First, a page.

It’s a story that is at once repellent and fascinating. Moreover, there’s something ethically uncomfortable about the surgeon experimenting on his patient. But it’s one of the many medical curiosities that get thrown at you in medical school as you are busily trying to memorize too many facts. That little piece of information gets filed away and forgotten.

And yet, precisely because of that ethical discomfort, this piece of medical history deserves more attention. Dr. Jason Karlawish, a professor of medicine and bioethics, has written a fictionalized account of the interwoven lives of the army surgeon, Dr. William Beaumont, and the patient, Alexis St. Martin. In Open Wound, The Tragic Obsession of Dr. William Beaumont, Karlawish delves into the psychology of the surgeon, exploring his reasons for pursuing the experiments and his fascination with his patient. It also lays bare the clear ethical transgressions, a problem evident to everyone except the tragically obsessed doctor.

Alexis St. Martin was a young indentured servant employed by the American Fur Company in 1822 when he was accidentally shot in the abdomen at the company’s store. At first, the company employees send for the local doctor, U.S. Army Assistant Surgeon William Beaumont. But as it quickly becomes clear that his injuries must be lethal, the head of the company suggests/insists that Alexis be made comfortable in the storeroom and there be allowed to die. No one wants to be responsible for paying for his treatment if he is going to die shortly anyway. Beaumont can’t do it. He is unable to abandon a patient without attempting to provide better care. Therefore, he carts him off to the army hospital, against orders. Beaumont is firmly on the right side of this moral dilemma.

The course is difficult and prolonged, but eventually Alexis recovers...almost. The fistula remains–a window into his stomach. Beaumont realizes that this is a perfect opportunity for studying the physiology of gastric digestion. And here is where things go awry.

William Beaumont is an ambitious man. Throughout the course of the book, the roots of his own insecurities are explained. He needs to rise above his humble beginnings. He wants to support his wife (and eventually his children) in finer style than is possible as an assistant army surgeon. He wants to be recognized for his accomplishments. Alexis’s stomach is the means to Beaumont’s end. Alexis’s suffering, physical and psychological, are immaterial. After all, Beaumont saved his life and was prepared to support him as a charity case. Alexis owes him.

The novel traces the remainder of Beaumont’s career, with and without Alexis, and relates the culmination of the experiments as well as the aftermath. We are nearly always following Beaumont’s point of view, only rarely Alexis’s. And while Beaumont tries very hard to make his own case, it’s all too easy to look back from a modern vantage point and see his error. He manipulates and belittles Alexis, rationalizing the need to do so because of the importance of the scientific contribution. It may be easy to judge Beaumont and dismiss this as an error of early 19th century medicine, except that we have to remember how often in the past, and sometimes the not-so-distant past, patients were exploited in the name of scientific and medical advancement.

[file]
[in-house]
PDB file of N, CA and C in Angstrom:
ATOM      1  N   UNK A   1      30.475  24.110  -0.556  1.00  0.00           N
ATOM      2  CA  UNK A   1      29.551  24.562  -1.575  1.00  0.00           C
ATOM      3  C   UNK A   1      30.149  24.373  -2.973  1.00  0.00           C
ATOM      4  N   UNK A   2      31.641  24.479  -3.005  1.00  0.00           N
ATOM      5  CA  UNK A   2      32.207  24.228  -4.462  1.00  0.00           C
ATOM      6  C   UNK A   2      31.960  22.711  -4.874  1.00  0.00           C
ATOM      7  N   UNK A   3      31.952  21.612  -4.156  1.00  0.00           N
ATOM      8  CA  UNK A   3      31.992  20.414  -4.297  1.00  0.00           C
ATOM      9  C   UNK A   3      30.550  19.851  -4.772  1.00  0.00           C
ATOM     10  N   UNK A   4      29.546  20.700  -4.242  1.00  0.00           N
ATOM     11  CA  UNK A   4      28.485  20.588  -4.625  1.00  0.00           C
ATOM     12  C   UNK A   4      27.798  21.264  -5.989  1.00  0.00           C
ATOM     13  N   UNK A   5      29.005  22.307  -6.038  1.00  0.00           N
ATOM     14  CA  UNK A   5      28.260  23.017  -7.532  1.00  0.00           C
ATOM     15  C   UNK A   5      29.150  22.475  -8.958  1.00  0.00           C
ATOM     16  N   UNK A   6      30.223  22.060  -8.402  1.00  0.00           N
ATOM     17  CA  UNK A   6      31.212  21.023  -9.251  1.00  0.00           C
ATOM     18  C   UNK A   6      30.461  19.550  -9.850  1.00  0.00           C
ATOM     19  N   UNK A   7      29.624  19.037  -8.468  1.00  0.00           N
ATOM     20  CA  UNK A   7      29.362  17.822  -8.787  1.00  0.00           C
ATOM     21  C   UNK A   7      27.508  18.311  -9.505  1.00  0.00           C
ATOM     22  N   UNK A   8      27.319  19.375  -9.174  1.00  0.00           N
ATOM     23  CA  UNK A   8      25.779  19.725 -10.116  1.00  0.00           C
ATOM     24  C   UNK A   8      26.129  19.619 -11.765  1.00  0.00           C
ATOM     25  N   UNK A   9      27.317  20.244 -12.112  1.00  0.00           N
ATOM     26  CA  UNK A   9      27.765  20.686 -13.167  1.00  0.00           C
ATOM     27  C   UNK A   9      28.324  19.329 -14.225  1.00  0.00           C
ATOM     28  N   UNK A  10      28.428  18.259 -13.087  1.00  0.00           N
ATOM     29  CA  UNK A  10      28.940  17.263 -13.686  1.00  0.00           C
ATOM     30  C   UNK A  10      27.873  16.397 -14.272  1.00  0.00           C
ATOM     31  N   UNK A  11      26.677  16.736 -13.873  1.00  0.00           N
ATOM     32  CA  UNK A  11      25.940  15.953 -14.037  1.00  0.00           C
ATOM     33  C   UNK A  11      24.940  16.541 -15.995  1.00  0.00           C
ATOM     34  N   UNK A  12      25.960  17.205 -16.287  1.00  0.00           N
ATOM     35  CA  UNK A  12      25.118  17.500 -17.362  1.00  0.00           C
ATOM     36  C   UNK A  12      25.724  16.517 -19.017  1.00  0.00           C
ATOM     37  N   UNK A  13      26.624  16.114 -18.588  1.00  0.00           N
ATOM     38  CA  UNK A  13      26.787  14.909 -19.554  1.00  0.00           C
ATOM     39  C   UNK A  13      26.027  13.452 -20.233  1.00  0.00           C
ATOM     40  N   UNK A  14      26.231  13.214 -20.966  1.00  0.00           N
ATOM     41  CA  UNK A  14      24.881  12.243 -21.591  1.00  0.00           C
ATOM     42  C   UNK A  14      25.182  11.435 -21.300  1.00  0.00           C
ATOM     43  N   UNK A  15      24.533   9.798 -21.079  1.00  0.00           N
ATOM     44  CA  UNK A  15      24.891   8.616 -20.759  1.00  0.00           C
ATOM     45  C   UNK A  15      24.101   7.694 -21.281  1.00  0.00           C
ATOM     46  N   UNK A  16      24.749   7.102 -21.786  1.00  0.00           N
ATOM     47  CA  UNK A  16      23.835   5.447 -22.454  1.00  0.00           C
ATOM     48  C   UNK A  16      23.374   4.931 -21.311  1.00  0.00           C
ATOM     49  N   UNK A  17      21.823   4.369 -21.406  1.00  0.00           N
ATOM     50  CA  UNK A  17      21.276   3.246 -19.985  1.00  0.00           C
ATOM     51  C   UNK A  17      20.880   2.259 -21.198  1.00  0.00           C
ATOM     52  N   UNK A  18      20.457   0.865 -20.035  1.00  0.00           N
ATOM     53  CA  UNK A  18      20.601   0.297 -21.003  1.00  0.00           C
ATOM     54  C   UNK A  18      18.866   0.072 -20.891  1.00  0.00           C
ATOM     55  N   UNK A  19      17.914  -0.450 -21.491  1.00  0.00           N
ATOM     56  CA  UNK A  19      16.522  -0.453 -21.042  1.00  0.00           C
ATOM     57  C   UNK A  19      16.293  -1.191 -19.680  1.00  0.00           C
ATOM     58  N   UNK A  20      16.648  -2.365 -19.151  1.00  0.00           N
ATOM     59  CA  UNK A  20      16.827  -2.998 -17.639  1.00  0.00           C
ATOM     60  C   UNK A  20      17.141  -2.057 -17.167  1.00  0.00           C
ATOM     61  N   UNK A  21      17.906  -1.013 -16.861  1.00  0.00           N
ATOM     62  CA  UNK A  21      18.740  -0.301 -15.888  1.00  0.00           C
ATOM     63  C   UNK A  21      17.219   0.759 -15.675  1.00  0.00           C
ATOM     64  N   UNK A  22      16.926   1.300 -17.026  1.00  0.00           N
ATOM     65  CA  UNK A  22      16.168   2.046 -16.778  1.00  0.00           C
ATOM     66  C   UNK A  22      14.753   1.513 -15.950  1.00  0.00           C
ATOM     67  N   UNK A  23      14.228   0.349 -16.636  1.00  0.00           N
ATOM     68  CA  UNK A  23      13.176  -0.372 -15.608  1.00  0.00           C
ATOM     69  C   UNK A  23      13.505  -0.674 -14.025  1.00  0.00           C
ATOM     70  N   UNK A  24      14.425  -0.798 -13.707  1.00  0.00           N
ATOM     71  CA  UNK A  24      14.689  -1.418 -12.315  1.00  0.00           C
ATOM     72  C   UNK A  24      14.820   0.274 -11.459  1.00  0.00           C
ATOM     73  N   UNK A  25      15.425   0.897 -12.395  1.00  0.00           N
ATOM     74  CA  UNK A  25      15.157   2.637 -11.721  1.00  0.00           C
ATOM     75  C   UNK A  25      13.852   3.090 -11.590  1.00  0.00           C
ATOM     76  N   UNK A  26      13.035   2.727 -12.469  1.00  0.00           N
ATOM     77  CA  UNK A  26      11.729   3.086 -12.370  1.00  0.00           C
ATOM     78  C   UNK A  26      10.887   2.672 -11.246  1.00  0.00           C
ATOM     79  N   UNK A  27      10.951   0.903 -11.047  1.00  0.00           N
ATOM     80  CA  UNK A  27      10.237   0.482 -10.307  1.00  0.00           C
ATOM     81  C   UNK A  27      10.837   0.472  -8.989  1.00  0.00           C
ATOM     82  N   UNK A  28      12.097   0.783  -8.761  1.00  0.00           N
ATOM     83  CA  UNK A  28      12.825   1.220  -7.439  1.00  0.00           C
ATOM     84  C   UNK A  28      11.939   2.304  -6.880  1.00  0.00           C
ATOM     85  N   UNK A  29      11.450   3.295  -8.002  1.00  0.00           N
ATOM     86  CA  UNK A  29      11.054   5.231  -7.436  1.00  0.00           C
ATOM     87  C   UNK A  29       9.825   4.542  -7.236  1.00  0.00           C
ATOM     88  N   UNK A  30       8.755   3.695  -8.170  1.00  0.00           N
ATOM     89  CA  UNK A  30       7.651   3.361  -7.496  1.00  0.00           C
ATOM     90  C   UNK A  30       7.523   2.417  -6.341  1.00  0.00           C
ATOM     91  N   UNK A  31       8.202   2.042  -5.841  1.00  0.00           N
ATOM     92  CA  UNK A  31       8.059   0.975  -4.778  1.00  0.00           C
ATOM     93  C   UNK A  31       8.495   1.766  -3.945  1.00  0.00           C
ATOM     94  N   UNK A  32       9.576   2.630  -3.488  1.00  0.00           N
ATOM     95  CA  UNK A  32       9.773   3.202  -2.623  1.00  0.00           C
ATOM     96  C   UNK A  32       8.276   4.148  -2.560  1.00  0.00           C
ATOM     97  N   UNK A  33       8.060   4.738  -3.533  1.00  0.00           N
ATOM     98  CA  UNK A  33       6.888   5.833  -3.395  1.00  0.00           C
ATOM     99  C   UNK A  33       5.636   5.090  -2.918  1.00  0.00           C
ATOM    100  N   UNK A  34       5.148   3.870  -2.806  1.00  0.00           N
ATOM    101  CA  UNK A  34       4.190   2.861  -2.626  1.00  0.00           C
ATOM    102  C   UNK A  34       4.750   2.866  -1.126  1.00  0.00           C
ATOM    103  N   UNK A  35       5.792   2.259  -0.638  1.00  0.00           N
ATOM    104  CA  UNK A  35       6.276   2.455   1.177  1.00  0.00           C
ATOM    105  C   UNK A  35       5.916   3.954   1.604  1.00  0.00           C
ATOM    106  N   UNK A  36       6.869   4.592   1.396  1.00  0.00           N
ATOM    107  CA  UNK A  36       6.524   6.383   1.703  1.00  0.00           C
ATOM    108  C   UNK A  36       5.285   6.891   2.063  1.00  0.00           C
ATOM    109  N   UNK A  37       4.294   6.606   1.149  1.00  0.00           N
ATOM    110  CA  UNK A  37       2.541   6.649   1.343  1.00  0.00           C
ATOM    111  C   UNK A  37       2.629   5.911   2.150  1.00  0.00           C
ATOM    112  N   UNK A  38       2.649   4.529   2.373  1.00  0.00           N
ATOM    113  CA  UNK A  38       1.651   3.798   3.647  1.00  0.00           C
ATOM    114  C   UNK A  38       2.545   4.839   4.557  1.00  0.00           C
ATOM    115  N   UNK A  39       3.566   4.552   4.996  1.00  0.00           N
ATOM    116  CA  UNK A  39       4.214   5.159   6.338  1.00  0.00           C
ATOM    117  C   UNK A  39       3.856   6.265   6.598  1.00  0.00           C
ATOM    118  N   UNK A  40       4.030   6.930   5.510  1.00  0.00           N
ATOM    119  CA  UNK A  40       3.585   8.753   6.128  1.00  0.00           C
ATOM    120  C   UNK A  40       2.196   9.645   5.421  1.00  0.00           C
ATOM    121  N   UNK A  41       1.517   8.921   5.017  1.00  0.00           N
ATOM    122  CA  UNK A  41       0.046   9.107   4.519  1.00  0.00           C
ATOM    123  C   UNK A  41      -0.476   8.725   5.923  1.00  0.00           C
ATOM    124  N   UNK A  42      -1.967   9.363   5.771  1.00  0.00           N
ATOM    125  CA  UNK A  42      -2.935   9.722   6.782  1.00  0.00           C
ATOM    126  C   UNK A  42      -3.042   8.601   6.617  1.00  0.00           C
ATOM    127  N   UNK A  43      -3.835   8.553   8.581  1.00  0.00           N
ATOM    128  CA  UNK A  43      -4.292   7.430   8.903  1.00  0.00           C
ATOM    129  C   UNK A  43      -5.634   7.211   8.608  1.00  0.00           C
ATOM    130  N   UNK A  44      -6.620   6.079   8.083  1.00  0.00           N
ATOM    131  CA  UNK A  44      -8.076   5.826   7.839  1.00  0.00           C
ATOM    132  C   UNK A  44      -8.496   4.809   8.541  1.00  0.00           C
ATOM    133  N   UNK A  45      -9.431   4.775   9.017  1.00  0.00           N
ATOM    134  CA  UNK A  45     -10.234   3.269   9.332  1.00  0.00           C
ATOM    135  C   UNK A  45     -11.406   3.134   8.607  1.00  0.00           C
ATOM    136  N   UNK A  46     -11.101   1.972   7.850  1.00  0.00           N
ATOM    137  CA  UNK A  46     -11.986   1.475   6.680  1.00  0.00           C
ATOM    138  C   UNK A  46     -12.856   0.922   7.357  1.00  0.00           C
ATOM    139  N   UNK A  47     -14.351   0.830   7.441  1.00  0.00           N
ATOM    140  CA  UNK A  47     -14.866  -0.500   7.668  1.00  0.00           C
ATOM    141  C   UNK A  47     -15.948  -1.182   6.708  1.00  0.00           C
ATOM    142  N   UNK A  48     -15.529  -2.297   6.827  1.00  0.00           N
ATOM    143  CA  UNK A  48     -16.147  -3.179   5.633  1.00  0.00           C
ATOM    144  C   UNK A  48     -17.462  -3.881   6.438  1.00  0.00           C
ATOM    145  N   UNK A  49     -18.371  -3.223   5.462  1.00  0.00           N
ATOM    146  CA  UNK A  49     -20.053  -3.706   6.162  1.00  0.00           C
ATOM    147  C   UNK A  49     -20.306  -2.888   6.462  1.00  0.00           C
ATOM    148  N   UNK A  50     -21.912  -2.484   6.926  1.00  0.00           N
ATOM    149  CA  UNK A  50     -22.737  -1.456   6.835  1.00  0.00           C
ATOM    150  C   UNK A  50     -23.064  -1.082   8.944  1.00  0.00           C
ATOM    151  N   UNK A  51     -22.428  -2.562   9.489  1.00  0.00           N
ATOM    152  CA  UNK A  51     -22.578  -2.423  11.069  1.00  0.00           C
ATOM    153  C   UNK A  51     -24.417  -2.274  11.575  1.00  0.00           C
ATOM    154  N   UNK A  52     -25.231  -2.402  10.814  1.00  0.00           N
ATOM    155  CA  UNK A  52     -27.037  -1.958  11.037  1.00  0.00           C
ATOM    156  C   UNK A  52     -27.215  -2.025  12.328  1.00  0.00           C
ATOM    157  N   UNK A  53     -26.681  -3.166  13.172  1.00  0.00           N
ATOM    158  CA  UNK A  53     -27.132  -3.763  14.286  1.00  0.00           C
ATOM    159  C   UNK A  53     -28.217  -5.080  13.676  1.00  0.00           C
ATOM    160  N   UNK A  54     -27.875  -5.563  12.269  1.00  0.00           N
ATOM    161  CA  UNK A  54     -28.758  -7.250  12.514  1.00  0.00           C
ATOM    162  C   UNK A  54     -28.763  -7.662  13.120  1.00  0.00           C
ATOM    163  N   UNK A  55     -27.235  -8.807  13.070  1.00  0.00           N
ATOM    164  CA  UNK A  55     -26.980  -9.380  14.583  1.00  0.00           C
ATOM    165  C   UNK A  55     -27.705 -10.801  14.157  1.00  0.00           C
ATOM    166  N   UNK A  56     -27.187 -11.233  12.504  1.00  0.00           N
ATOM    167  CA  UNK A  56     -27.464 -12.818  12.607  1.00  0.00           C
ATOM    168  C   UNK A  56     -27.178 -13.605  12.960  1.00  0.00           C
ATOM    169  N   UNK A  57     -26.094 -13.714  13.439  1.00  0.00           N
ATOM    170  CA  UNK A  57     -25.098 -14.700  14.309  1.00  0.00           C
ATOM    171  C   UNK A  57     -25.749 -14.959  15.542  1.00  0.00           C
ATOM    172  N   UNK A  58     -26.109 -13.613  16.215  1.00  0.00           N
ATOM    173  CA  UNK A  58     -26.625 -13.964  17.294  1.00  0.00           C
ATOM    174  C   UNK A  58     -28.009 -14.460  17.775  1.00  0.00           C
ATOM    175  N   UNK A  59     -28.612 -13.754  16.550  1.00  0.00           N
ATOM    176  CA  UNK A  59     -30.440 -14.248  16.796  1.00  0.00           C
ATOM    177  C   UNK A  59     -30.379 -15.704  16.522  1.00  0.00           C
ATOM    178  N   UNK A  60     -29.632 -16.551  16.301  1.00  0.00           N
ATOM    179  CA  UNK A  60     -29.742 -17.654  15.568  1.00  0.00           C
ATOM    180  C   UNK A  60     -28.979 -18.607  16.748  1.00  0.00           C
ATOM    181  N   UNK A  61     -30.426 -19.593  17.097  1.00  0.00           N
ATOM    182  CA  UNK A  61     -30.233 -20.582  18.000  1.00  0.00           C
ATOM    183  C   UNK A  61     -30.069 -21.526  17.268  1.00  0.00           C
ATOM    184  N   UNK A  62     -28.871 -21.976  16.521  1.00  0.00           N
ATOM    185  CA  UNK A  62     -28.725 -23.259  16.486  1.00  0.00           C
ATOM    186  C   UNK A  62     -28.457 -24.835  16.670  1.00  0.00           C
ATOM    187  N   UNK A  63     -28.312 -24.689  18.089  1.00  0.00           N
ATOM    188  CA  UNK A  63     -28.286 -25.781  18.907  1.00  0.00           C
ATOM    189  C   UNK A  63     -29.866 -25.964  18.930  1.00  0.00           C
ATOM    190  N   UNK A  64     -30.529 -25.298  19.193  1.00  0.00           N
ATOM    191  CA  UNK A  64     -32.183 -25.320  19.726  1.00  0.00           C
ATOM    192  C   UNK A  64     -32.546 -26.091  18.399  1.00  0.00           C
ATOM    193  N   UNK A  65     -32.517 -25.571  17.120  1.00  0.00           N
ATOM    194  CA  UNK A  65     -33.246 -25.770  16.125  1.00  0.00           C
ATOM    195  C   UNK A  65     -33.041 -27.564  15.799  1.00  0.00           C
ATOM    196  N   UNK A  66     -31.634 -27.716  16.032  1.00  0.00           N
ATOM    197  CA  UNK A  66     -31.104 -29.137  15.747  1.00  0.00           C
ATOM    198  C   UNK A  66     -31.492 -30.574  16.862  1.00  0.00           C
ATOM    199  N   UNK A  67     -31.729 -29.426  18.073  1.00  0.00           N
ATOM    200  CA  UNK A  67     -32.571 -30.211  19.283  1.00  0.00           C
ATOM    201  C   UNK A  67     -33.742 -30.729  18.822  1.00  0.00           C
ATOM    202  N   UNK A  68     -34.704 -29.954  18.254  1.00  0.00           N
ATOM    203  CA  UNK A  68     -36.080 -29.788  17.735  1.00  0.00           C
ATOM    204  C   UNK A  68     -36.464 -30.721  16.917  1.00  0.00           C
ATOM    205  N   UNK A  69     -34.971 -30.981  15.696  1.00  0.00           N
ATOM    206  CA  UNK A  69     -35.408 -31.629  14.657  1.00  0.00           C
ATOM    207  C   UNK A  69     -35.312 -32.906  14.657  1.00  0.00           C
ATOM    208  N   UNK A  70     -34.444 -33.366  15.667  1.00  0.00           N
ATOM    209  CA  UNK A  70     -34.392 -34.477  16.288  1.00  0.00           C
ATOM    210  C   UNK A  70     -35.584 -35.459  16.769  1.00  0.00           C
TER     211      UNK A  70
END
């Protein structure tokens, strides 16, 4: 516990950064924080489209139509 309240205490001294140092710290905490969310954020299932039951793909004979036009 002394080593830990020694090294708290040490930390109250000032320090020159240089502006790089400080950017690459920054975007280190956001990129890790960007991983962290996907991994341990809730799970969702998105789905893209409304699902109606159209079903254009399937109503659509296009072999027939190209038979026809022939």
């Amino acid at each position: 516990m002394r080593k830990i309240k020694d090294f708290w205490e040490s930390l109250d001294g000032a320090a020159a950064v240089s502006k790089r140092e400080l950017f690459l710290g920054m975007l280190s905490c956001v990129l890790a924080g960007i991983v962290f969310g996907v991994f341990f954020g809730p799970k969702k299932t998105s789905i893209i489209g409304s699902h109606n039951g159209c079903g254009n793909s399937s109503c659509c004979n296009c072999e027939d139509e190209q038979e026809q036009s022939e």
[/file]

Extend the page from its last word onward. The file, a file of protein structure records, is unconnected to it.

For anyone interested in the history of medicine or anyone who loved The Immortal Life of Henrietta Lacks and didn’t get quite enough immersion into medical ethics, you might want to give Open Wound a try. It’s a thought-provoking read.

Tuesday, November 13, 2012

BOOK REVIEW: Ethan Frome by Edith Wharton

When I finished The Age of Desire by Jennie Fields, a novel of the life of Edith Wharton, I knew I’d have to move one of Wharton’s classics to the top of my list. The Age of Innocence has been sitting on my shelf for a good while, but for some reason I felt compelled to re-read the novella Ethan Frome instead. I read it in high school, and while I couldn’t remember it in too much detail, I vaguely remembered the plot. I recalled the impression of it being the bleakest, most depressing novel I’d ever read. Was it really that bad? I had to read it again.

It is a downer. However, since my high school days, I’ve been exposed to a great deal of bleak reading material--not all of it fiction--so Ethan Frome didn’t retain quite the power to depress that it had back then.

Set in a fictional New England town in the dead of winter, an unnamed narrator tells the story of a mysterious local figure, the partially paralyzed, physically arresting Ethan Frome.

The story tells of three people trapped by extreme poverty and by cruel Fate. Ethan Frome, the "hero," married a woman he does not love. He proposed to Zeena, his mother’s caretaker, after the death of his mother, without quite understanding the significance of the commitment he was making. Ethan and Zeena both wanted something other than the poor farming life ahead of them in cold, isolated Starkfield. When it became apparent they were not going to escape, Zeena retreated into the self-absorption of chronic physical ailments, real or imaginary. Ethan, worn down by the demands of the farm and the demands of her illness, tried to turn a deaf ear to her complaints. She grew more and more bitter. He grew more and more withdrawn. And then, Zeena’s cousin, Mattie Silver entered the picture. A lively, pretty young girl, Mattie’s economic circumstances were even worse than Ethan and Zeena’s. Completely destitute, she was grateful to accept an unpaid position as Zeena’s live-in housekeeper and nurse.

Of course, Ethan and Mattie fall in love. Zeena senses their growing attraction and attempts to banish Mattie. But everyone’s plans go awry and the three are trapped even more cruelly.

The story is told in such a way that everything is seen from Ethan’s perspective. Zeena is a sour, scheming, hypochondriac whose only joy in life seems to be making other people miserable. Mattie is sweet, innocent, and tragically unlucky. And Ethan is stoic and accursed.